GUROCK’S FACULTY PROFILE: https://www.yu.edu/faculty/pages/gurock-jeffrey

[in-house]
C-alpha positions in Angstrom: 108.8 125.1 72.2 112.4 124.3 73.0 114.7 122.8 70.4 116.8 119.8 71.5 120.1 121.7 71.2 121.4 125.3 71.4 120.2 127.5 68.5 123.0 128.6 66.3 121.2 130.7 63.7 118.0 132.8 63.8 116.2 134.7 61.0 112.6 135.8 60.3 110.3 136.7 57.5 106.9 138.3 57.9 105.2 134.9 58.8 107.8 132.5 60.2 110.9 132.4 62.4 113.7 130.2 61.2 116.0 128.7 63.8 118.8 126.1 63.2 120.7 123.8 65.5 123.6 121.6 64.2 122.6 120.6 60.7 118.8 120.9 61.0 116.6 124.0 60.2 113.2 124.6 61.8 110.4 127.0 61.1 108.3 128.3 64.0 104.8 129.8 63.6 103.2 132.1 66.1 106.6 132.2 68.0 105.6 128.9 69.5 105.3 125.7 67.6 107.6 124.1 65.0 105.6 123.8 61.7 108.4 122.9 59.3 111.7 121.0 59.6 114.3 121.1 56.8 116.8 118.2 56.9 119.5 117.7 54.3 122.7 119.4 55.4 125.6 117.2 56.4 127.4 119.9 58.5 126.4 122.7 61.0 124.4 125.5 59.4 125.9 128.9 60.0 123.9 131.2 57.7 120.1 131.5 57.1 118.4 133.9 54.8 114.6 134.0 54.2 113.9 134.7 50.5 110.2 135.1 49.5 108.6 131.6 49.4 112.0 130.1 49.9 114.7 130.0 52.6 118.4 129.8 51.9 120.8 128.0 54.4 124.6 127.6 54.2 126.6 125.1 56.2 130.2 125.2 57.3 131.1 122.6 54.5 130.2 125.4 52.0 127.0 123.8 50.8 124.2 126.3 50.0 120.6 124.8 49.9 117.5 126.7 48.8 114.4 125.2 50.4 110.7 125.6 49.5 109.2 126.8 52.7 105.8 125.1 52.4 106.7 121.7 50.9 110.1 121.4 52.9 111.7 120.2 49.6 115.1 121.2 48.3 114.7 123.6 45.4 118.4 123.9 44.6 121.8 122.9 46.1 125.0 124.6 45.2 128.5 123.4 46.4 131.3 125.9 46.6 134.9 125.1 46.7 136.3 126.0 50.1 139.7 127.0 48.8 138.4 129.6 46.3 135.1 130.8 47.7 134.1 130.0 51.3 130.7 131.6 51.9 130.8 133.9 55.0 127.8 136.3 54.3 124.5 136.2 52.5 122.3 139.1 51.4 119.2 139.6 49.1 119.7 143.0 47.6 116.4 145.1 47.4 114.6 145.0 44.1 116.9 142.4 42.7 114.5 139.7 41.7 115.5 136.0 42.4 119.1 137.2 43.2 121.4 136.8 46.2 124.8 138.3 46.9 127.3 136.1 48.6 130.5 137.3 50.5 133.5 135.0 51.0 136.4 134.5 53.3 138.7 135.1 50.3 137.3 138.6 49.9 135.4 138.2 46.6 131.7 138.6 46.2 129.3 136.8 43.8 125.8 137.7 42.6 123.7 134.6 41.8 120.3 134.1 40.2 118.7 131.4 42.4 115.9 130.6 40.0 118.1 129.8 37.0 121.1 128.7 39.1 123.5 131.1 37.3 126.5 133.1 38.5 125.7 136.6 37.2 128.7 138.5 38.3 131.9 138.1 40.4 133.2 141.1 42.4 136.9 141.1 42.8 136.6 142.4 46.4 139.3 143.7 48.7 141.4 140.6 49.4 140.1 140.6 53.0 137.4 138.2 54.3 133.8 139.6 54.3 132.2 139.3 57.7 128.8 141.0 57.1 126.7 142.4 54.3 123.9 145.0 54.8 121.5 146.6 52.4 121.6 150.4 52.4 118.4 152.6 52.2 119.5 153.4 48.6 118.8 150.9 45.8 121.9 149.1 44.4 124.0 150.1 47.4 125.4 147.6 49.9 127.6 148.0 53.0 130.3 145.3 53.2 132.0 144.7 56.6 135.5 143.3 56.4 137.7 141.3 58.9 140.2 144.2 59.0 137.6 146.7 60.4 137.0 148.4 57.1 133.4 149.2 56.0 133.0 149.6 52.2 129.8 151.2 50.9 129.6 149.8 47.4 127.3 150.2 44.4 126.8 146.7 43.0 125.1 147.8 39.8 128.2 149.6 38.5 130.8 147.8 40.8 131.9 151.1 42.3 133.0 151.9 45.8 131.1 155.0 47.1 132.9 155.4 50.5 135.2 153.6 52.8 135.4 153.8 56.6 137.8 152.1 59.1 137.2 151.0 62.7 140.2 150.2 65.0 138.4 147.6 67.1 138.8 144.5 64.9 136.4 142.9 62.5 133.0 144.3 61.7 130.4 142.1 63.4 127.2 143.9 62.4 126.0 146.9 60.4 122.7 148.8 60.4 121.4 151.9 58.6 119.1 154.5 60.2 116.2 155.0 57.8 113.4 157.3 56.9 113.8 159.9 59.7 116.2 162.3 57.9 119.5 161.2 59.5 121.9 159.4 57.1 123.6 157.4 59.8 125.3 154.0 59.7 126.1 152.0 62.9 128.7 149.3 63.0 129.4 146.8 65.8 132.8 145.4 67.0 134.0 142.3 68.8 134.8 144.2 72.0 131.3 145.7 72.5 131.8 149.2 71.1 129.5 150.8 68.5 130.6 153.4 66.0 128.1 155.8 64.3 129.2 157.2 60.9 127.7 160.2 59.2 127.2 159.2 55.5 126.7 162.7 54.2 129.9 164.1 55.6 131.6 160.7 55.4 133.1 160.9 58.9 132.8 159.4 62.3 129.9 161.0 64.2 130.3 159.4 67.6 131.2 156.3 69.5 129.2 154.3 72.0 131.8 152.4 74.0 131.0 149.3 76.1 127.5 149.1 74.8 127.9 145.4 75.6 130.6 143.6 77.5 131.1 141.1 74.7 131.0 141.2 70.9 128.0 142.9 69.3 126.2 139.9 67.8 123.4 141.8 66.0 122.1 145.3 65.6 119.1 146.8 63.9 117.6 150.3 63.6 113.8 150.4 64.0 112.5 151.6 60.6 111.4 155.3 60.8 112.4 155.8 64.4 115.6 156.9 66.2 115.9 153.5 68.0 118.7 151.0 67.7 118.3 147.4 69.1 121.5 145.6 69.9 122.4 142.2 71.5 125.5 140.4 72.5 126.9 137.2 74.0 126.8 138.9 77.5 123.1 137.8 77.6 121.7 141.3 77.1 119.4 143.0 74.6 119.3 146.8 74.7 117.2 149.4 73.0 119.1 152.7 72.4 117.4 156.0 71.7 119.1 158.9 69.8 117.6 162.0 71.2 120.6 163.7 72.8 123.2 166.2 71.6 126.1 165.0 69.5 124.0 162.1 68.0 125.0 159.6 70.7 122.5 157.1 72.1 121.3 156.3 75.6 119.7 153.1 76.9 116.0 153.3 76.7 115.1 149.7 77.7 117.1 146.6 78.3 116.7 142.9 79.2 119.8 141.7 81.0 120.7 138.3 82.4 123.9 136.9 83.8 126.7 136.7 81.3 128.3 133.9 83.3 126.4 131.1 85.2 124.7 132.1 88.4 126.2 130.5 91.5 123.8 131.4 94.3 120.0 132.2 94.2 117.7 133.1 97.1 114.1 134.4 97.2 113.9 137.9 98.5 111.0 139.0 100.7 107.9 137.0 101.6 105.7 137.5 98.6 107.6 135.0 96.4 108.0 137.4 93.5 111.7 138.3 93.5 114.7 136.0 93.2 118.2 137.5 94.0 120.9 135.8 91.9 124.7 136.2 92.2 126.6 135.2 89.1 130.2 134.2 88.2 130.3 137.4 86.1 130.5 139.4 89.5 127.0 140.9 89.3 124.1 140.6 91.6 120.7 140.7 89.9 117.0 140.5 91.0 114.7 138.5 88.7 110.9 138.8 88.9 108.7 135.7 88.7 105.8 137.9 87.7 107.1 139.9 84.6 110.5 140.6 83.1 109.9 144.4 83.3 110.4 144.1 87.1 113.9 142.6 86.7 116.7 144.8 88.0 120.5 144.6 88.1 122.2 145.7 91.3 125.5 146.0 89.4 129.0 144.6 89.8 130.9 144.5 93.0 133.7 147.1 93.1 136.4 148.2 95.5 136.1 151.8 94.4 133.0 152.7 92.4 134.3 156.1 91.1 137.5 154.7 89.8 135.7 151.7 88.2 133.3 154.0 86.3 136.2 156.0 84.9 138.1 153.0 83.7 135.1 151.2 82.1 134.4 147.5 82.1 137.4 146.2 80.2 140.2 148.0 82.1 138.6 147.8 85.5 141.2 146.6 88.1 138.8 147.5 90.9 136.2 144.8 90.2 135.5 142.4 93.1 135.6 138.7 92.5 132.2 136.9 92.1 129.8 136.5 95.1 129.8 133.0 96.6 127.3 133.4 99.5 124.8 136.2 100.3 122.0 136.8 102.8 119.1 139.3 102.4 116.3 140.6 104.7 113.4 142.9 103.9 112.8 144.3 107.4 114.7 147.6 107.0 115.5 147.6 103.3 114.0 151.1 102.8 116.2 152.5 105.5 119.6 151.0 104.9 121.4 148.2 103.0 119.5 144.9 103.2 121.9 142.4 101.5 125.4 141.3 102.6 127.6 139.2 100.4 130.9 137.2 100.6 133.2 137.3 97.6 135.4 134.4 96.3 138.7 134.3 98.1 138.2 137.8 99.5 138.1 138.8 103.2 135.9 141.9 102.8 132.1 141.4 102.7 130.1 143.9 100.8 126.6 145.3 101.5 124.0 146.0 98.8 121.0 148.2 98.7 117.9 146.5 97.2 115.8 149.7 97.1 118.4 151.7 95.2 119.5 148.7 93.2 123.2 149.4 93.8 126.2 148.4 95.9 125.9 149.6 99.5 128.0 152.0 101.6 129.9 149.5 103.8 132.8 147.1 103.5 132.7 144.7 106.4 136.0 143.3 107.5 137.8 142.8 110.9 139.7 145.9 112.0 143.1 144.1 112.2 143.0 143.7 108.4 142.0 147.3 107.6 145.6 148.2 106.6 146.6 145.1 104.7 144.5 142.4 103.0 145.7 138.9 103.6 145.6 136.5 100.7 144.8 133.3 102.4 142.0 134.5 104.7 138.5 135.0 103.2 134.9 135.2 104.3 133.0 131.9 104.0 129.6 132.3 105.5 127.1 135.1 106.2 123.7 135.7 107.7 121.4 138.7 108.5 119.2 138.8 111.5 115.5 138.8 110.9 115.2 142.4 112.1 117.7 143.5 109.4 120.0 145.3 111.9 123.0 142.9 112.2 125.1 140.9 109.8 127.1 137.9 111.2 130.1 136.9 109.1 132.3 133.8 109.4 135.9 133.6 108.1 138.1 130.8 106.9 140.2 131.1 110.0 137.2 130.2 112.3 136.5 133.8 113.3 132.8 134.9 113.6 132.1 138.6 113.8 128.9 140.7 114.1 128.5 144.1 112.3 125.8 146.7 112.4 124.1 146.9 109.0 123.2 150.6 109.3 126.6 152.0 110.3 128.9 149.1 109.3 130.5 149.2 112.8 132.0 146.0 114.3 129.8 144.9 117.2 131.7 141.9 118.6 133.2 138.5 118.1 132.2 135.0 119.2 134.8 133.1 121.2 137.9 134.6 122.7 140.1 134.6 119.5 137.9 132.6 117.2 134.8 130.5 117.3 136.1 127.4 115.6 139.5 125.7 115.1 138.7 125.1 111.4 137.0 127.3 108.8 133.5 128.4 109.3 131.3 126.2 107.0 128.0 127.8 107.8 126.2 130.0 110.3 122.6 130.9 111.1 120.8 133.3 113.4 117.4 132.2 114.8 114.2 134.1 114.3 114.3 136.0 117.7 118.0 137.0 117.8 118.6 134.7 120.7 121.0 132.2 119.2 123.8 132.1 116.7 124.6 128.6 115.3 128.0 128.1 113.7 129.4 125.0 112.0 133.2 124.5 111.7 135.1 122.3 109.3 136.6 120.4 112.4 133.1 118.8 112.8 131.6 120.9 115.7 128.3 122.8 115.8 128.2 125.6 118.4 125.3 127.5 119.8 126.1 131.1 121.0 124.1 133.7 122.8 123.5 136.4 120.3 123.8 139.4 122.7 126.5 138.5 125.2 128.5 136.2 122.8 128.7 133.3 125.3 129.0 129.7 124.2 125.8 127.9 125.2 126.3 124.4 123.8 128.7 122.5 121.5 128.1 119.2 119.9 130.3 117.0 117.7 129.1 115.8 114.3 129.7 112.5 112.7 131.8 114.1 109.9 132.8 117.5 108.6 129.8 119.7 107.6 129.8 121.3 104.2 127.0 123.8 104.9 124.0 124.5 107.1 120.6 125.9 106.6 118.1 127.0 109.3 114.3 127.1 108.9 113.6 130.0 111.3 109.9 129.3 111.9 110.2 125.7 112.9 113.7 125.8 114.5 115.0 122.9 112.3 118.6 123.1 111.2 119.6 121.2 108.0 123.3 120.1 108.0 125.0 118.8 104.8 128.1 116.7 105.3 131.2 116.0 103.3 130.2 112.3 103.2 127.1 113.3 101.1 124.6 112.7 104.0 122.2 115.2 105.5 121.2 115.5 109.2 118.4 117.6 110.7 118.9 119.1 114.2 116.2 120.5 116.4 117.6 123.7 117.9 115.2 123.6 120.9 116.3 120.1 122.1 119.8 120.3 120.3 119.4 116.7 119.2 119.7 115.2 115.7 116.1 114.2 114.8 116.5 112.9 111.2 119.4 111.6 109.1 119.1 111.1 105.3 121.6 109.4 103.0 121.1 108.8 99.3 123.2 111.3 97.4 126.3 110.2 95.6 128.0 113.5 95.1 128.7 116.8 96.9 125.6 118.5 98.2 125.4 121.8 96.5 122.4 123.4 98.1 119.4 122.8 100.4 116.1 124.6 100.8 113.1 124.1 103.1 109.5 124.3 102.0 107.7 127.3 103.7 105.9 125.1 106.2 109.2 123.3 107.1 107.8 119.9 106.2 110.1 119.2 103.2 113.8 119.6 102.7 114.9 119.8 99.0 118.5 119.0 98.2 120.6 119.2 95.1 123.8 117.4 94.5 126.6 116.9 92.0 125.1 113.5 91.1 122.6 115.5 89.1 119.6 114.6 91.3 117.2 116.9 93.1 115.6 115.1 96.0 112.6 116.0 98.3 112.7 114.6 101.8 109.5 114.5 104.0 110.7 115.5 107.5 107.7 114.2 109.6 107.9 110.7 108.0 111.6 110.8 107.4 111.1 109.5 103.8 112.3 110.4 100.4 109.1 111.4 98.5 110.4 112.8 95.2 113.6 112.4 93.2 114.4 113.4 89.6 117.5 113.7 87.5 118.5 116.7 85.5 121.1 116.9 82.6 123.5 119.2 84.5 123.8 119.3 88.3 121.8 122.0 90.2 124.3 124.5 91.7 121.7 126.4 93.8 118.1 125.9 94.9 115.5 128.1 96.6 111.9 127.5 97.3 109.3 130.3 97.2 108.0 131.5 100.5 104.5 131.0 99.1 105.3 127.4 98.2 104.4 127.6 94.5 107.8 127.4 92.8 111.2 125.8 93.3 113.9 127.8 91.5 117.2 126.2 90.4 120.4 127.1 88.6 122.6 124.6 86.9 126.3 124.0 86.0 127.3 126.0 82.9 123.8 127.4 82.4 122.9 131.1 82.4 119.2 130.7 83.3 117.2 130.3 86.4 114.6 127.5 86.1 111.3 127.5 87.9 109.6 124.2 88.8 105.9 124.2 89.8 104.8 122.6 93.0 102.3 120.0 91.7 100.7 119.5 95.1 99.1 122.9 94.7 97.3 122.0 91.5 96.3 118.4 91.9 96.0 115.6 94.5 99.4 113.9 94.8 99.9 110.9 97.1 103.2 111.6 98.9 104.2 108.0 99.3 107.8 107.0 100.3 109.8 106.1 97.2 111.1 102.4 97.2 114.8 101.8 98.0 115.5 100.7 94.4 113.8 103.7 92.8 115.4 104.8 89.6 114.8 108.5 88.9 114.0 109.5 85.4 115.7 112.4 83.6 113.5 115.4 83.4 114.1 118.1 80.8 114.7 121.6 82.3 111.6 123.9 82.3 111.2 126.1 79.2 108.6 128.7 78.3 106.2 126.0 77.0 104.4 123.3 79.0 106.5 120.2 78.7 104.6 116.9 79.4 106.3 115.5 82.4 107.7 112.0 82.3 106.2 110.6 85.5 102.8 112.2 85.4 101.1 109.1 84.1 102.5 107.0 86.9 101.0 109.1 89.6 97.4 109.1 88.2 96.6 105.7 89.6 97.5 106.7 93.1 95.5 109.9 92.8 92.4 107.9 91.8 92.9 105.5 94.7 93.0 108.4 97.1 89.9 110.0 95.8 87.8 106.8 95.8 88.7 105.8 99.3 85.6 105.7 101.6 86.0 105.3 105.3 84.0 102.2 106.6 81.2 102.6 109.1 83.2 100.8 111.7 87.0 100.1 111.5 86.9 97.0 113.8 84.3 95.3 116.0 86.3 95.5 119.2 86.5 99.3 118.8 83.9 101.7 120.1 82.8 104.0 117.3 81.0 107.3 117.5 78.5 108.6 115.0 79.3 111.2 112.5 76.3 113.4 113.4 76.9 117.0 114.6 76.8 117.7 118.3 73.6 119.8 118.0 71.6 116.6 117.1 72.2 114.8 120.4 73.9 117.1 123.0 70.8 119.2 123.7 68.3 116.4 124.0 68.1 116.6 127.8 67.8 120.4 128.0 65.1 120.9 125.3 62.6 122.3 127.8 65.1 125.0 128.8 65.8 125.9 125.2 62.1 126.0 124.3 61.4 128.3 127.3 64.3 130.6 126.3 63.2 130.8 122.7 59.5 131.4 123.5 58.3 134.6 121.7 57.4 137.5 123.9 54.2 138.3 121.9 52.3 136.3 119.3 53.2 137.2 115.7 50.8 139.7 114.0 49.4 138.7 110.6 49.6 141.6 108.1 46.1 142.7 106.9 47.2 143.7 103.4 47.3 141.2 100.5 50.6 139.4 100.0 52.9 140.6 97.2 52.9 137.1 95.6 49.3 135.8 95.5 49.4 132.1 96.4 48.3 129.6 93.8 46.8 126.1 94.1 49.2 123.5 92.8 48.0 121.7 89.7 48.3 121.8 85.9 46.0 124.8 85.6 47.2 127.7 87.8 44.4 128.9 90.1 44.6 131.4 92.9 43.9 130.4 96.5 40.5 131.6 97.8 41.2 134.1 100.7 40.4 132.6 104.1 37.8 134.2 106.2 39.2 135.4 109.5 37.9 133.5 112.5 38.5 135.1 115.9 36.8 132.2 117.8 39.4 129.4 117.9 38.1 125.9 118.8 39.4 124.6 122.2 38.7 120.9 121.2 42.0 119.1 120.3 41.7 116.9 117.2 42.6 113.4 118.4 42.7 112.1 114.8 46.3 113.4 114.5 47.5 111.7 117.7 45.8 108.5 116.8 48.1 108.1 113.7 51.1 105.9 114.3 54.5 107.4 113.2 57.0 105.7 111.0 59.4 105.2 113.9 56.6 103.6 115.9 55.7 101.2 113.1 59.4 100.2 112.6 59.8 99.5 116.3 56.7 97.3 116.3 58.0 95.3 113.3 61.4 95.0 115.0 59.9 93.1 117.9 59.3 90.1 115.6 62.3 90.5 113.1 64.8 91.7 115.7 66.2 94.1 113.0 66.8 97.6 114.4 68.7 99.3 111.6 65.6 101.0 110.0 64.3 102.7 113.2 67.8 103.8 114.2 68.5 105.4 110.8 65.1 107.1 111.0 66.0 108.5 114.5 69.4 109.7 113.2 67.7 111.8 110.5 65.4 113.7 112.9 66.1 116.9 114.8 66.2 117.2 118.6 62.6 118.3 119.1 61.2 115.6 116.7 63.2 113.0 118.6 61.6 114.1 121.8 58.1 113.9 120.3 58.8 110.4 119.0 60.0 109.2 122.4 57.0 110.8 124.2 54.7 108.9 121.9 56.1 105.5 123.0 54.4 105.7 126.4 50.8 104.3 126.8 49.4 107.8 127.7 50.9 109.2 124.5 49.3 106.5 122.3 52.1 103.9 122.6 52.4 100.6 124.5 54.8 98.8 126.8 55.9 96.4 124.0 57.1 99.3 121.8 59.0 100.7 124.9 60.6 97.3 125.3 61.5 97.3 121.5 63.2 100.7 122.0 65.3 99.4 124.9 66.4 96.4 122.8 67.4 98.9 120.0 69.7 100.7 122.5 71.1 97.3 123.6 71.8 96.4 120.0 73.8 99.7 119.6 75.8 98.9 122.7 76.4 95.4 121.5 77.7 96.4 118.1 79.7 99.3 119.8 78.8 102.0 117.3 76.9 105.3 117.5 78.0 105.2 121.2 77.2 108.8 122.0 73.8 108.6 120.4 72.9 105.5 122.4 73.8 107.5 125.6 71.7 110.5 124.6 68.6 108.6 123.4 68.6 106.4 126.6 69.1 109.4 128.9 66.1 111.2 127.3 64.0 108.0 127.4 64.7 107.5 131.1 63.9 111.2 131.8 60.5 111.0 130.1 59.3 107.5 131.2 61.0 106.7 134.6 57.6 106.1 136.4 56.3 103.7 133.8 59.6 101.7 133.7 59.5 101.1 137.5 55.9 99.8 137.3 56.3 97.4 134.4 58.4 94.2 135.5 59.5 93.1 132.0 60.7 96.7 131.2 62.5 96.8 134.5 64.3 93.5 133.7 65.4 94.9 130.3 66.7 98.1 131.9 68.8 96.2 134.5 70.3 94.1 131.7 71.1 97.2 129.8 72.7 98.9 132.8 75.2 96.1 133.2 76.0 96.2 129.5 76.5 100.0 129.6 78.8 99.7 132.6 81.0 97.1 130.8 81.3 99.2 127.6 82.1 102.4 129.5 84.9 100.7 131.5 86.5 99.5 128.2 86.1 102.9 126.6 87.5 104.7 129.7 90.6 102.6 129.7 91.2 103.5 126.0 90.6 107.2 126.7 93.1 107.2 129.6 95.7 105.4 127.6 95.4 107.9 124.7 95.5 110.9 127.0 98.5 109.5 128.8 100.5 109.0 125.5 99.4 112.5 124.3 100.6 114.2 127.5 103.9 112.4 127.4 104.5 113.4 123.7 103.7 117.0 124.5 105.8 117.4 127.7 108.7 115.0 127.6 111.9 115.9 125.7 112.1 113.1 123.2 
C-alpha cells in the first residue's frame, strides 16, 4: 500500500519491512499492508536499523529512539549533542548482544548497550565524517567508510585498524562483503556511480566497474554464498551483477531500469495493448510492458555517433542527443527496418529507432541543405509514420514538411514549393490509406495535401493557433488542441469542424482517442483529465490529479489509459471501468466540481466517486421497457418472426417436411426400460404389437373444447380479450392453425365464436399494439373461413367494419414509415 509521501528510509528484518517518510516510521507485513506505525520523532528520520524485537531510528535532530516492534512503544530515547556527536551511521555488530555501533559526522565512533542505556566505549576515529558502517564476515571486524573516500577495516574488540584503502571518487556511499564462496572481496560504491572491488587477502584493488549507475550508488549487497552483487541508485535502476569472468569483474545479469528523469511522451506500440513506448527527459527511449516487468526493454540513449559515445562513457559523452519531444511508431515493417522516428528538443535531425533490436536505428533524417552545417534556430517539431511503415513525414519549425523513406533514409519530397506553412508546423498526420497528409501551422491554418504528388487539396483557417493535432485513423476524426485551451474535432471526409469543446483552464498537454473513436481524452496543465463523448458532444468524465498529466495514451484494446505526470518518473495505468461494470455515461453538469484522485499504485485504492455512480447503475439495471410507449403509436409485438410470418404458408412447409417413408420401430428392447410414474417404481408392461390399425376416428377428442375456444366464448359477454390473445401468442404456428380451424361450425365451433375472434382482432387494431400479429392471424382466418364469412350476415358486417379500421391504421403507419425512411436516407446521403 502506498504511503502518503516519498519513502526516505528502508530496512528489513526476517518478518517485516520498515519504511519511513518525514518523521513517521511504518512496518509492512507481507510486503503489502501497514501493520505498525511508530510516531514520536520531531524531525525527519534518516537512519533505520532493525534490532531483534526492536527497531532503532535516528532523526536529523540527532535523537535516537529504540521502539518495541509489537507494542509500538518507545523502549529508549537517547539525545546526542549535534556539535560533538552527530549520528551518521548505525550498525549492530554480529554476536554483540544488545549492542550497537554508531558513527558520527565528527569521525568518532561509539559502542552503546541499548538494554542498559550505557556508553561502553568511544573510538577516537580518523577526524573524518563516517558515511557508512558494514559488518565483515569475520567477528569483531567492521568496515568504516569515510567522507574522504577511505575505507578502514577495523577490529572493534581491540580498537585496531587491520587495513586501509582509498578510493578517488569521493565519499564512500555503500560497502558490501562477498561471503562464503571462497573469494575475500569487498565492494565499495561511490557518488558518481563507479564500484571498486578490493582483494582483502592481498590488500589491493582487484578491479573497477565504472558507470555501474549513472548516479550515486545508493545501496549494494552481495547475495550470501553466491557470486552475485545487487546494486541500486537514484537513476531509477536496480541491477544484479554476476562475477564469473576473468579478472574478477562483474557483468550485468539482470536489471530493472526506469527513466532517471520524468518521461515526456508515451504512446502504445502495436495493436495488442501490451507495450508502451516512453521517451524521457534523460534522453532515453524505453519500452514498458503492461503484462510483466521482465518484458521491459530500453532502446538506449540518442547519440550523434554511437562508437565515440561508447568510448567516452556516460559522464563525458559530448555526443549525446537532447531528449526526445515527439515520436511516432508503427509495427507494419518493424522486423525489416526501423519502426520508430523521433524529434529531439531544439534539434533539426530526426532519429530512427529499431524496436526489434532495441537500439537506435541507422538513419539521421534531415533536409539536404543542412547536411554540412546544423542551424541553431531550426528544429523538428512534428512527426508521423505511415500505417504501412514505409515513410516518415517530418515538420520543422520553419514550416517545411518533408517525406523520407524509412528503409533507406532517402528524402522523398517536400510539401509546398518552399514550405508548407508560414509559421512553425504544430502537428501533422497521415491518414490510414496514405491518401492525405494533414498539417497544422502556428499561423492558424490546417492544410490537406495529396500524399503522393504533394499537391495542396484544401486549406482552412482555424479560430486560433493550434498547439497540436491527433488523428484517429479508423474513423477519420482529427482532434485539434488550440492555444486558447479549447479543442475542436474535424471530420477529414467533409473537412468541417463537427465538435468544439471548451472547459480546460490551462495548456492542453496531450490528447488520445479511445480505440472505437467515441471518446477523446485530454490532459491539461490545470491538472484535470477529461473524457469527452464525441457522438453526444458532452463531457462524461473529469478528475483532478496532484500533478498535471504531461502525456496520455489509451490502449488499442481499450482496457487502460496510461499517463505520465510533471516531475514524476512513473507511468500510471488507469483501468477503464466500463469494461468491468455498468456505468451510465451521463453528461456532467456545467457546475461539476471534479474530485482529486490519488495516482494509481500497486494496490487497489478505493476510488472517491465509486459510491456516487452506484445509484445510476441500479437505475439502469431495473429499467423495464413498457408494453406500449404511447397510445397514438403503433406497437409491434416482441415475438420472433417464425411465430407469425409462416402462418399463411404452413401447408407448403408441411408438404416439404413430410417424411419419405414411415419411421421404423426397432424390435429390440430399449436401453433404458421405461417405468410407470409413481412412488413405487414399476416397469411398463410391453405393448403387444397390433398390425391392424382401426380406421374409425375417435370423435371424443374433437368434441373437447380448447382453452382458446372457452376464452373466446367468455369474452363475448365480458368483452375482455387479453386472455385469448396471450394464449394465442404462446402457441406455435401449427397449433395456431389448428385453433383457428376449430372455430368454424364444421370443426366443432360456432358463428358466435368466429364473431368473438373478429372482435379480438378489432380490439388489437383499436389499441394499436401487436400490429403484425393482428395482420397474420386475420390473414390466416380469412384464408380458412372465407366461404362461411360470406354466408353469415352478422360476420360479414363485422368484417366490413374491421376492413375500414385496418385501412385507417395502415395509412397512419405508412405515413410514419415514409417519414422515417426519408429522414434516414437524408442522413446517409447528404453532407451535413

Professor Jeffrey S. Gurock is Libby M. Klaperman Professor of Jewish History at Yeshiva University and former chair of the Academic Council of the American Jewish Historical Society. Gurock served from 1982 to 2002 as associate editor of AMERICAN JEWISH HISTORY, the leading academic journal in that field. He is the author or editor of eighteen books. His works include A MODERN HERETIC AND A TRADITIONAL COMMUNITY: MORDECAI M. KAPLAN, ORTHODOXY AND AMERICAN JUDAISM (Columbia U. Press, 1997). In 1998, A MODERN HERETIC… was awarded the bi-annual Saul Viener Prize from the American Jewish Historical Society for the best book written in that field. Gurock’s book, JEWS IN, GOTHAM: NEW YORK JEWS AND THEIR CHANGING CITY ( NYU Press, 2012) received the “Book of the Year Award” from the National Jewish Book Council. His most recent book is THE JEWS OF HARLEM:THE RISE, DECLINE AND REVIVAL OF A JEWISH COMMUNITY (NYU Press, 2016).